An ICE spokesperson on Wednesday pointed the Blade to its Performance-Based Detention Standards from 2011, which includes policies for the treatment of detainees with HIV/AIDS.

A detainee “may request HIV testing at any time during detention” and ICE detention centers “shall develop a written plan to ensure the highest degree of confidentiality regarding HIV status and medical condition.” The policy also states that “staff training must emphasize the need for confidentiality, and procedures must be in place to limit access to health records to only authorized individuals and only when necessary.”

“The accurate diagnosis and medical management of HIV infection among detainees shall be promoted,” reads the policy. “An HIV diagnosis may be made only by a licensed health care provider, based on a medical history, current clinical evaluation of signs and symptoms and laboratory studies.”

Continue Reading

National

Rachel Levine on becoming four-star admiral: ‘It comes from my desire to serve’

Trans official sworn-in to U.S. Public Health Service

Published

on

For Rachel Levine, the appointment to her new role as a four-star admiral complementing her existing duties as assistant secretary for health is another way for the first openly transgender Senate-confirmed presidential appointee to serve.

“I think that this just really comes from my desire to serve in all capacities,” Levine said in an interview Tuesday with the Washington Blade. “To serve the first day in my field of academic medicine and pediatrics, but then in Pennsylvania and now in the federal government, and it furthers my ability to do that.”

Levine, 63, also recognized the importance of the appointment as a transgender person within the U.S. Public Health Service, for which she was ceremonially sworn in on Tuesday

“I think for the LGBTQ+ community, it is a further sign of progress and our president’s commitment to equity, to inclusion and diversity,” Levine said. “So I think that it is a very important milestone, and I’m pleased to serve.”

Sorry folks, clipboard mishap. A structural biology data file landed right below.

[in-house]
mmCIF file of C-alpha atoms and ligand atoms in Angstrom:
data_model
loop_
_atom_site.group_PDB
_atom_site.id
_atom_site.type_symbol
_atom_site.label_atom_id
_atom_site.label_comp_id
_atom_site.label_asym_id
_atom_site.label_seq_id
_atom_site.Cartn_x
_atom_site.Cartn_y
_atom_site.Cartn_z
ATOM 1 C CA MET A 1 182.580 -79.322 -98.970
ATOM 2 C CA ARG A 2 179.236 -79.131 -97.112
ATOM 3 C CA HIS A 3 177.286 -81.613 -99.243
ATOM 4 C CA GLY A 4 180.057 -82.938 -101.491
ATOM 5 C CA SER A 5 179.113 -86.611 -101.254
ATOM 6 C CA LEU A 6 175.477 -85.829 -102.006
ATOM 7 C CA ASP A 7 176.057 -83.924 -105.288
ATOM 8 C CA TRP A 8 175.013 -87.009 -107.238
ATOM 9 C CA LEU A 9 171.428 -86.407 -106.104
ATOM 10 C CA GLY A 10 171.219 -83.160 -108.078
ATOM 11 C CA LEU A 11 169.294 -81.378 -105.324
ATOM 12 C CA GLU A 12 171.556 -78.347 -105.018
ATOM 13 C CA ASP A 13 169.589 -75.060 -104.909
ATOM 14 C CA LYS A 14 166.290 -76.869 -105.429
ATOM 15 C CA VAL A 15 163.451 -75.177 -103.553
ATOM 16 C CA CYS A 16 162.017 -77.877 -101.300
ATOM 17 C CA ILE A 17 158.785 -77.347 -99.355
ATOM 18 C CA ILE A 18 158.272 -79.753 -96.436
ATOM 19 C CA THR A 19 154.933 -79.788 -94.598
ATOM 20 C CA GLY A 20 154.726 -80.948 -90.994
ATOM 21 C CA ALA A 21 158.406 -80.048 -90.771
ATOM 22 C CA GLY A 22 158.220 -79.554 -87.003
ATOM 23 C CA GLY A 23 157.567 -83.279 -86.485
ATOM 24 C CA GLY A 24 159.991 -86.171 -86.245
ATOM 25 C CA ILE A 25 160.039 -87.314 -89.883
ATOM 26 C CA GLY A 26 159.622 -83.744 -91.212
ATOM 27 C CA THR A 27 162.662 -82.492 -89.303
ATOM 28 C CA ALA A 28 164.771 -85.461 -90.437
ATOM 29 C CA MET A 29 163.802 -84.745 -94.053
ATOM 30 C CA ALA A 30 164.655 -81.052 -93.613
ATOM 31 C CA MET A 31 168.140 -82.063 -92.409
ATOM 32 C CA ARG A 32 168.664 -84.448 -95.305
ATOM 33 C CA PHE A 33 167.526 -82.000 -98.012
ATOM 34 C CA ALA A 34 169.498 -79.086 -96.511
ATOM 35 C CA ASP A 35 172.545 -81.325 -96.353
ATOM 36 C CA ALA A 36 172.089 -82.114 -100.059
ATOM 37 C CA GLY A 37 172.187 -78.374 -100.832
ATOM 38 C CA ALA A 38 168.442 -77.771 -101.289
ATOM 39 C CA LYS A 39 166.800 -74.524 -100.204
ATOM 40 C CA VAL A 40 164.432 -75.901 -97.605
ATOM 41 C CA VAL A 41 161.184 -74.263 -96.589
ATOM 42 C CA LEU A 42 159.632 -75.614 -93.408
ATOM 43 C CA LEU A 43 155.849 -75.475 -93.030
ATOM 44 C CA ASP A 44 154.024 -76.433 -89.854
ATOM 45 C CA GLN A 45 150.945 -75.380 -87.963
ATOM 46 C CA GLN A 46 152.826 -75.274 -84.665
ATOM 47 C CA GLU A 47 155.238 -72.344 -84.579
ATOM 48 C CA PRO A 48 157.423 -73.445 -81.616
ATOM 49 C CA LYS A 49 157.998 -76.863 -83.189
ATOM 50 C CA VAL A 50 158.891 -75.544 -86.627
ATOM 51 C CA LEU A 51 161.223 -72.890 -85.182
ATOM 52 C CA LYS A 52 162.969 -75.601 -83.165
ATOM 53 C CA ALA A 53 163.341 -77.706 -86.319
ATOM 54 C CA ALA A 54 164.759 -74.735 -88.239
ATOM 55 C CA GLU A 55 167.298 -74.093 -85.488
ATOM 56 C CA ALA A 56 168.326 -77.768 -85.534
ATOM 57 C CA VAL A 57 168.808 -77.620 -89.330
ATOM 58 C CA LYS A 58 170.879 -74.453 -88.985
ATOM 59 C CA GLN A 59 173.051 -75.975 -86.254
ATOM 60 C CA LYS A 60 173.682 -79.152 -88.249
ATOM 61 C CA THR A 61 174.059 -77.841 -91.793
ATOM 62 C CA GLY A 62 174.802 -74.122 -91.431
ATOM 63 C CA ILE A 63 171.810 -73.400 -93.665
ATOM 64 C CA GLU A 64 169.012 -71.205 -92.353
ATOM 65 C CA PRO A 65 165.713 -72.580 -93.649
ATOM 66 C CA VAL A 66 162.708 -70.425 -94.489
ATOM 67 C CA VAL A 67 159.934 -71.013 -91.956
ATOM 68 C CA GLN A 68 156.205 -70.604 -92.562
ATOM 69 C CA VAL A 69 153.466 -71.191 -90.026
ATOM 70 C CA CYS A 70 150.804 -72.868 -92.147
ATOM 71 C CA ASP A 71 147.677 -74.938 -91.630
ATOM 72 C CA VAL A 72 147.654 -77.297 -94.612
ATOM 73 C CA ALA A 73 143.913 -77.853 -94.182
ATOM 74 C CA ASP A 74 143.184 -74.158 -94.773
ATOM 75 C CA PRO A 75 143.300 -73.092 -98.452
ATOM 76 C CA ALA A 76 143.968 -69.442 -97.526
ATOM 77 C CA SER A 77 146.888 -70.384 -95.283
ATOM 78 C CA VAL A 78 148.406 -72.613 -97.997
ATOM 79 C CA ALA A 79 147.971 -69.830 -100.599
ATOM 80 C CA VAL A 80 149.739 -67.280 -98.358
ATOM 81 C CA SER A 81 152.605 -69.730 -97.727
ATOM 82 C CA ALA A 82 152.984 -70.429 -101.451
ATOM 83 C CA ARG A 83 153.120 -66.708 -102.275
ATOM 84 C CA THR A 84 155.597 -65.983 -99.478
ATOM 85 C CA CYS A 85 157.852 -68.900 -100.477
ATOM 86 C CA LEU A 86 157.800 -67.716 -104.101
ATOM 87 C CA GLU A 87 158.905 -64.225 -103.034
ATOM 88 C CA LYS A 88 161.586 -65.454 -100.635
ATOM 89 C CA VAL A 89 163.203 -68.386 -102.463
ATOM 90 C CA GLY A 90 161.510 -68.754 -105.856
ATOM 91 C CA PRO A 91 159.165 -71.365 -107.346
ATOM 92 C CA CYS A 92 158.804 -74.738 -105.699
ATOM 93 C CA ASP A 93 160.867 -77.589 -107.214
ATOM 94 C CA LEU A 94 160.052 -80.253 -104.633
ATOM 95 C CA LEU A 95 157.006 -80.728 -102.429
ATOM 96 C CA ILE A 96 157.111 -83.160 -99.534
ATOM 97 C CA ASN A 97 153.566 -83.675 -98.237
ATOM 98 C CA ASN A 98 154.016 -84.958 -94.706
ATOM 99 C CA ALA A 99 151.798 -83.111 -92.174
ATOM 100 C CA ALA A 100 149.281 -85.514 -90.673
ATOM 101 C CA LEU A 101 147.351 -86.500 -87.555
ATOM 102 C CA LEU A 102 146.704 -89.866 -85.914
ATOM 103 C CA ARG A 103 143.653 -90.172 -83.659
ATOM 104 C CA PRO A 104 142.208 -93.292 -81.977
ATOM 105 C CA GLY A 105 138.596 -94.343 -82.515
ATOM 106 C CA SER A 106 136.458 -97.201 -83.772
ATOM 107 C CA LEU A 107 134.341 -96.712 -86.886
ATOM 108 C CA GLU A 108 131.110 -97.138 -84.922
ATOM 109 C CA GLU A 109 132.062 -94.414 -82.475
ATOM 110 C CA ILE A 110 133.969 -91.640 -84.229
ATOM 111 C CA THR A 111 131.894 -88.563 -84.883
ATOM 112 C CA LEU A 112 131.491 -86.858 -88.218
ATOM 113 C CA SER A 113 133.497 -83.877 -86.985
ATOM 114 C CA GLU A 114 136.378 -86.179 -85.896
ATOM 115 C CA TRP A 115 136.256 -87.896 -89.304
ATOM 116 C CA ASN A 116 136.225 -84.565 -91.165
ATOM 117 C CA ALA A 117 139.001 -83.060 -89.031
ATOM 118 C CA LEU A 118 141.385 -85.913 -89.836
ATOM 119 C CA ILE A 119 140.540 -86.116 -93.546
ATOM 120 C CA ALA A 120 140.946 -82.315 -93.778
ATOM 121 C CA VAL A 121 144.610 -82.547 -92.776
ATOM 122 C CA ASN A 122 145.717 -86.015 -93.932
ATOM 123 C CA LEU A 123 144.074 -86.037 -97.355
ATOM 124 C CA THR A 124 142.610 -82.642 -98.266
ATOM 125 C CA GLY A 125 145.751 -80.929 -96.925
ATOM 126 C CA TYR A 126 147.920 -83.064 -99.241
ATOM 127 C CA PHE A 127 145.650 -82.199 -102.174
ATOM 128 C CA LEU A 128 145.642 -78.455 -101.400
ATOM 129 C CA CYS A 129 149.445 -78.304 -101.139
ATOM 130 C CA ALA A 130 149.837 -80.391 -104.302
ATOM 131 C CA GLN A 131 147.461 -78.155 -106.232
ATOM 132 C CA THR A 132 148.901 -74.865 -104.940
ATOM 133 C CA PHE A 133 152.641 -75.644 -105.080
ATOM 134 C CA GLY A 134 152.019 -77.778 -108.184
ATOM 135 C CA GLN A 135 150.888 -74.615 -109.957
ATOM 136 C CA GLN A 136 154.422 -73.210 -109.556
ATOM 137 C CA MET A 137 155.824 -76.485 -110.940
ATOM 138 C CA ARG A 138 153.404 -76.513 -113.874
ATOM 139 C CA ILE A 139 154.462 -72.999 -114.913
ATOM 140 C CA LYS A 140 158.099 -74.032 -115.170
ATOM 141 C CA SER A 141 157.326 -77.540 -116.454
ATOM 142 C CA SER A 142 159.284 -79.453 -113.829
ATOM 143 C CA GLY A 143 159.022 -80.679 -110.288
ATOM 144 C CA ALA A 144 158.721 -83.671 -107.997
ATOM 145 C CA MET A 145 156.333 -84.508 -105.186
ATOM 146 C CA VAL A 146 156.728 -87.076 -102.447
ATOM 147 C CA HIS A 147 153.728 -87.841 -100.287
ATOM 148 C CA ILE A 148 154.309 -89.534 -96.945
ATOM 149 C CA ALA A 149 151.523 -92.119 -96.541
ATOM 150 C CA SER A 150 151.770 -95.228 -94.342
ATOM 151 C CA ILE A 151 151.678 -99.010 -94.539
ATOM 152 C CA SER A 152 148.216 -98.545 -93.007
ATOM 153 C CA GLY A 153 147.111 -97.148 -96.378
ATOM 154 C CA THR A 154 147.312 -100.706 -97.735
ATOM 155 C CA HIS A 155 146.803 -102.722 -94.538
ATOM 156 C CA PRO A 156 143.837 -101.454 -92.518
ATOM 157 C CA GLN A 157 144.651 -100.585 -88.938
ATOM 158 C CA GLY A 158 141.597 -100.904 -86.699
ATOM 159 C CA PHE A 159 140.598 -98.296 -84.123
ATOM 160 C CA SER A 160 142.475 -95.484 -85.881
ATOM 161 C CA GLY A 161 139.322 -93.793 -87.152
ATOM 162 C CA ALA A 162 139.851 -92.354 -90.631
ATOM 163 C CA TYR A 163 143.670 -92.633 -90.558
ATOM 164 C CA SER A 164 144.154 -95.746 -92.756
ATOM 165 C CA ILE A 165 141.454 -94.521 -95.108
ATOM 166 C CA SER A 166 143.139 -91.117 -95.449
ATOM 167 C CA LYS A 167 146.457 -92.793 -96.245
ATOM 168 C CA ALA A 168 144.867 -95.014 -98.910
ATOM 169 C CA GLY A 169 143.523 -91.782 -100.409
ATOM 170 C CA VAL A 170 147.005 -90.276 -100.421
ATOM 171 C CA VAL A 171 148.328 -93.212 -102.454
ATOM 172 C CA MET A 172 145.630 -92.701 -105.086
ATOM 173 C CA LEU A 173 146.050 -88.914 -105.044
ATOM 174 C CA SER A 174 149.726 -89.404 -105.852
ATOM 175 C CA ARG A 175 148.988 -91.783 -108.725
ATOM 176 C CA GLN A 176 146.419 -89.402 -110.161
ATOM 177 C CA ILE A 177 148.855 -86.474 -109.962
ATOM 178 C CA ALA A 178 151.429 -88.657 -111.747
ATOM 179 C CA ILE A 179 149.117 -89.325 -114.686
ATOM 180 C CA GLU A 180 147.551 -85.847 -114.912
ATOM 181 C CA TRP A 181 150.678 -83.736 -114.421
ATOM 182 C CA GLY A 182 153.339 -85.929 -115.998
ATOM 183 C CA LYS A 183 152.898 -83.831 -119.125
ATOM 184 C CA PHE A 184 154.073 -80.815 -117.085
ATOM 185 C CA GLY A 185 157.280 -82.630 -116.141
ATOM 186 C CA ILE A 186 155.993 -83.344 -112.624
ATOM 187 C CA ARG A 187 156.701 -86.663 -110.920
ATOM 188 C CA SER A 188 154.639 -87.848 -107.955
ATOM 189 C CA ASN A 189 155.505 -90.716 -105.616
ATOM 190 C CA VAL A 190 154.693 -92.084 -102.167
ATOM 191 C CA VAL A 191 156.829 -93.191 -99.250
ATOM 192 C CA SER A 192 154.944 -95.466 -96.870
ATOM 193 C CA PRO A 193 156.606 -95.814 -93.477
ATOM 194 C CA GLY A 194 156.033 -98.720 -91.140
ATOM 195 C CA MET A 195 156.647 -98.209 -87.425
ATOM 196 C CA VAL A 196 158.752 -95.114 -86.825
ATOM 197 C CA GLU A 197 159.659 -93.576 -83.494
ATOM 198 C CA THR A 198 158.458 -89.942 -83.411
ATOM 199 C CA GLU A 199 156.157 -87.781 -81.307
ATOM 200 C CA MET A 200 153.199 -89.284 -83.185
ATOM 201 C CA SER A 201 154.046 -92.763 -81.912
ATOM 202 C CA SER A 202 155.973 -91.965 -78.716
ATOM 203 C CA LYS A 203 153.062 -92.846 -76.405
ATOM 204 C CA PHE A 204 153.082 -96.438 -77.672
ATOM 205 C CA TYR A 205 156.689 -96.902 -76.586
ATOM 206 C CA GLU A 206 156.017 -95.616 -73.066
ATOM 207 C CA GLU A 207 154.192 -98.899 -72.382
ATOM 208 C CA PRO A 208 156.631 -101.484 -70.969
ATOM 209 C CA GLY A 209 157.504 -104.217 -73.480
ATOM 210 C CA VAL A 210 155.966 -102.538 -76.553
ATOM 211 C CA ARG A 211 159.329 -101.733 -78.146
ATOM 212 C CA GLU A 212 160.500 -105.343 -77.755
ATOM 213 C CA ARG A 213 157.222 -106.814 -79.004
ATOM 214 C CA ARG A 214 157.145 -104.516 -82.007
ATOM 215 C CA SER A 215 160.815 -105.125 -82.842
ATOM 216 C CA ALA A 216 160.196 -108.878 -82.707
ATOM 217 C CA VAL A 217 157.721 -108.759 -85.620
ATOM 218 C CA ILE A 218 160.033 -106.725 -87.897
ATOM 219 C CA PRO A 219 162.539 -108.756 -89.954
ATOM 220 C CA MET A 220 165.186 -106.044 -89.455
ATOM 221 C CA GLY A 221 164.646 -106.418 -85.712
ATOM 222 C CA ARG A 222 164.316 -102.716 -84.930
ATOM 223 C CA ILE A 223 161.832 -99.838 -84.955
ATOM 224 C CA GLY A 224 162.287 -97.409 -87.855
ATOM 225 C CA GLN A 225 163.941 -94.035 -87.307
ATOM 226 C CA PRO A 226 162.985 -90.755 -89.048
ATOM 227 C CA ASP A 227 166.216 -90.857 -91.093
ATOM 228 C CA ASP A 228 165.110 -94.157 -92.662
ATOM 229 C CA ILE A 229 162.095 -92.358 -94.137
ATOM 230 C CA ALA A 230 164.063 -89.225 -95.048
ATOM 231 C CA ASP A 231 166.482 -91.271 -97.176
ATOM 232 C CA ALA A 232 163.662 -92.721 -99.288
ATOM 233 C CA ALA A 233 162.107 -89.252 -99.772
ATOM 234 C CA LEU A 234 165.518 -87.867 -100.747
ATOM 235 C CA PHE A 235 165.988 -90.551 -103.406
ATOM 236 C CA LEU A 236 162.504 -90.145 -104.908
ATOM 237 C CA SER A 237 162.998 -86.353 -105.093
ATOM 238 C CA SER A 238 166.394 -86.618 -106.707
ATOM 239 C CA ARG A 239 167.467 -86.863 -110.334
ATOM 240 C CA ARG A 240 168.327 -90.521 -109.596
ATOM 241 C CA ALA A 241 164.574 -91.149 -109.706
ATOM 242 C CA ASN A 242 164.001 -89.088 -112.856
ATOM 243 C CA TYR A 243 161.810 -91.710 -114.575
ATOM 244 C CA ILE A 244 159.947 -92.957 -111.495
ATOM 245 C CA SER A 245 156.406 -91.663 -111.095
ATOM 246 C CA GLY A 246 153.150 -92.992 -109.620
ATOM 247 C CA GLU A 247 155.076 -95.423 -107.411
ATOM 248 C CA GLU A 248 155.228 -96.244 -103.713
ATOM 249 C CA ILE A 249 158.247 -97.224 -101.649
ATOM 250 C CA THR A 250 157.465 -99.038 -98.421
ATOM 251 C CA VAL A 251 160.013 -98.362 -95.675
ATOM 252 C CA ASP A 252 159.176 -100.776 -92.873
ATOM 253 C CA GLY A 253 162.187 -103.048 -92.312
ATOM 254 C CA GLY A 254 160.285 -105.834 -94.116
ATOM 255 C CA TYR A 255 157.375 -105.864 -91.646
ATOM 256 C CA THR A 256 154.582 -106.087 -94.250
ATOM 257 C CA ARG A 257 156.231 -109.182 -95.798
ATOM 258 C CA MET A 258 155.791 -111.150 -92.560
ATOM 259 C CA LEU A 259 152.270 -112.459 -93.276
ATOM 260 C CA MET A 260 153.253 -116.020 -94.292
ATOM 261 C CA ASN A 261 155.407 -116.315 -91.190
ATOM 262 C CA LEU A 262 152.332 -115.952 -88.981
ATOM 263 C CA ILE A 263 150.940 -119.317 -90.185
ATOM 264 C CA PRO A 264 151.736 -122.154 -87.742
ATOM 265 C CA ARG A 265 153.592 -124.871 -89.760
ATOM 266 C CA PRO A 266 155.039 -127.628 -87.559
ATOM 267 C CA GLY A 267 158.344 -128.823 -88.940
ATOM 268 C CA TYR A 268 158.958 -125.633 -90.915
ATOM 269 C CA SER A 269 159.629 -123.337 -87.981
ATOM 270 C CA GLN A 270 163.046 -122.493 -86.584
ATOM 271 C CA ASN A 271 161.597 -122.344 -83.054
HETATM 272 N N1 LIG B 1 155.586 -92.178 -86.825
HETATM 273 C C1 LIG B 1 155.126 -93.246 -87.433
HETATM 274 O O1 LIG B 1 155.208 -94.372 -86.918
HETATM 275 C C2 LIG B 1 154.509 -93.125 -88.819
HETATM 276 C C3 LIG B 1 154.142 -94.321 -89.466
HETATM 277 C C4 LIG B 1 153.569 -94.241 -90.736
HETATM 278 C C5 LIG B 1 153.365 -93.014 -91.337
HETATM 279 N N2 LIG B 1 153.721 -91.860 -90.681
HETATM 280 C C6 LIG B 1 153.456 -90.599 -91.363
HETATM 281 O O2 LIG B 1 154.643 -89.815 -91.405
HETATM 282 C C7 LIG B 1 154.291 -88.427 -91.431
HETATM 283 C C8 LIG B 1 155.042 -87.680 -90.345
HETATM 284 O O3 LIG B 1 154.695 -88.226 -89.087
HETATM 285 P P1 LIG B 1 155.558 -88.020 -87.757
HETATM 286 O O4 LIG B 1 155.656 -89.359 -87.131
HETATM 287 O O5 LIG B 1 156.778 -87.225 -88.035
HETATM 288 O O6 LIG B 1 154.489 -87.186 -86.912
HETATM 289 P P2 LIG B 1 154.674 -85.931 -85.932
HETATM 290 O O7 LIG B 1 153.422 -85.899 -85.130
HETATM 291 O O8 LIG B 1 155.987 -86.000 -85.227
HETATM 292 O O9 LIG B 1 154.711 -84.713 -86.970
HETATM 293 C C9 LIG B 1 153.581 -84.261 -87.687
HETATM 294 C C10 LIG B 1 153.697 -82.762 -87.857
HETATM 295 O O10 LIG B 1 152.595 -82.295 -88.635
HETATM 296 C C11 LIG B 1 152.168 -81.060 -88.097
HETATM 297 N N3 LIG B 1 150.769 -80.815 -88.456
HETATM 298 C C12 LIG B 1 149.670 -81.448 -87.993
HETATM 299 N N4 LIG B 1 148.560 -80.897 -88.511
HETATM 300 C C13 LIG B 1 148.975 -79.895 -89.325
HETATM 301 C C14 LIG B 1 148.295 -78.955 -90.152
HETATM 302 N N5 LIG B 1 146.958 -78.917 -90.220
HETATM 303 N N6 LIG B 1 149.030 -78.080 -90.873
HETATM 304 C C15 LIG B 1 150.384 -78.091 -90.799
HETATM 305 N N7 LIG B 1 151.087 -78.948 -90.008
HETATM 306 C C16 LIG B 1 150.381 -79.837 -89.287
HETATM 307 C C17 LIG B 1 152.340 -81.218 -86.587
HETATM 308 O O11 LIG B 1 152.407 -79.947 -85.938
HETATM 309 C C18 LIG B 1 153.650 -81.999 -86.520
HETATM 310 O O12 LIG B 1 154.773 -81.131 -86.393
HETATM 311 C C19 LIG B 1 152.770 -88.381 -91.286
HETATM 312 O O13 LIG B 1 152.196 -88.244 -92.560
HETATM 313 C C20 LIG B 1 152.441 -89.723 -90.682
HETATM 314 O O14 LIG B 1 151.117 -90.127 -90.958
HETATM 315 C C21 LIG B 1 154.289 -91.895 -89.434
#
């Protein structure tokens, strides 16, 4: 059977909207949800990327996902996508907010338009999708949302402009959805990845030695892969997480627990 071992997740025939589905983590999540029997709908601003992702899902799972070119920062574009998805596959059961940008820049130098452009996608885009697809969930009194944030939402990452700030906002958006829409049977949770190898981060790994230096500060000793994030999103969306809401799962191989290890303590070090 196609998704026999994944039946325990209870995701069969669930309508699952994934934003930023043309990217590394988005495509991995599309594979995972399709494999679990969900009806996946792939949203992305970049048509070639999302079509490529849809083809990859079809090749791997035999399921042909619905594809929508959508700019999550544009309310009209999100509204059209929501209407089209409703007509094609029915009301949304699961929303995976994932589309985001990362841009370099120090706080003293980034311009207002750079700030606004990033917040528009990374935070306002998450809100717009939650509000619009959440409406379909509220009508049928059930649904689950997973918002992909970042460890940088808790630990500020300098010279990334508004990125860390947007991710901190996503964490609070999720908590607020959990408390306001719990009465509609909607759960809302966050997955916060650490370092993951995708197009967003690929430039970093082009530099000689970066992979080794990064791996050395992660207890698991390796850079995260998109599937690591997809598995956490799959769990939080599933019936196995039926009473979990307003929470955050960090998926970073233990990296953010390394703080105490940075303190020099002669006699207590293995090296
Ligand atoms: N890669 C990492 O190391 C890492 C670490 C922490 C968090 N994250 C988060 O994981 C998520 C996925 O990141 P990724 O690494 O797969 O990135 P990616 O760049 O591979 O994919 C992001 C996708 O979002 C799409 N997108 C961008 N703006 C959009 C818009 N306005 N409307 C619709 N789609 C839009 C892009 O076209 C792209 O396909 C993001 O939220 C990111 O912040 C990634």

As part of her duties, Levine will lead an estimated 6,000 public health service officers serving vulnerable populations, including deployments inside and outside the country for communities beleaguered with the coronavirus, according to the Department of Health & Human Services. The role involves working closely with U.S. Surgeon General Vivek Murphy, whom Levine called her “friend and colleague.”

The U.S. Public Health Service, Levine said, has deployed “many, many times,” including its greatest number ever of deployments to vulnerable populations during the coronavirus pandemic. Among the places the service has deployed, Levine said, was in her home state of Pennsylvania, where she recently served as secretary of health.

Not only is Levine the first openly transgender person to serve in the uniformed health service as a four-star general, but she’s also the first woman to serve in that capacity.

“We have 6,000 dedicated committed public servants really all focused on our nation’s health, and they serve in details to the CDC and the FDA and the NIH, but also clinically with the Indian Health Service, and the federal prison system,” Levine said. “They’re also detailed and deployed throughout the country, and they deployed like never before for COVID-19 as well as the border, as well as dealing with floods and hurricanes and tornadoes.”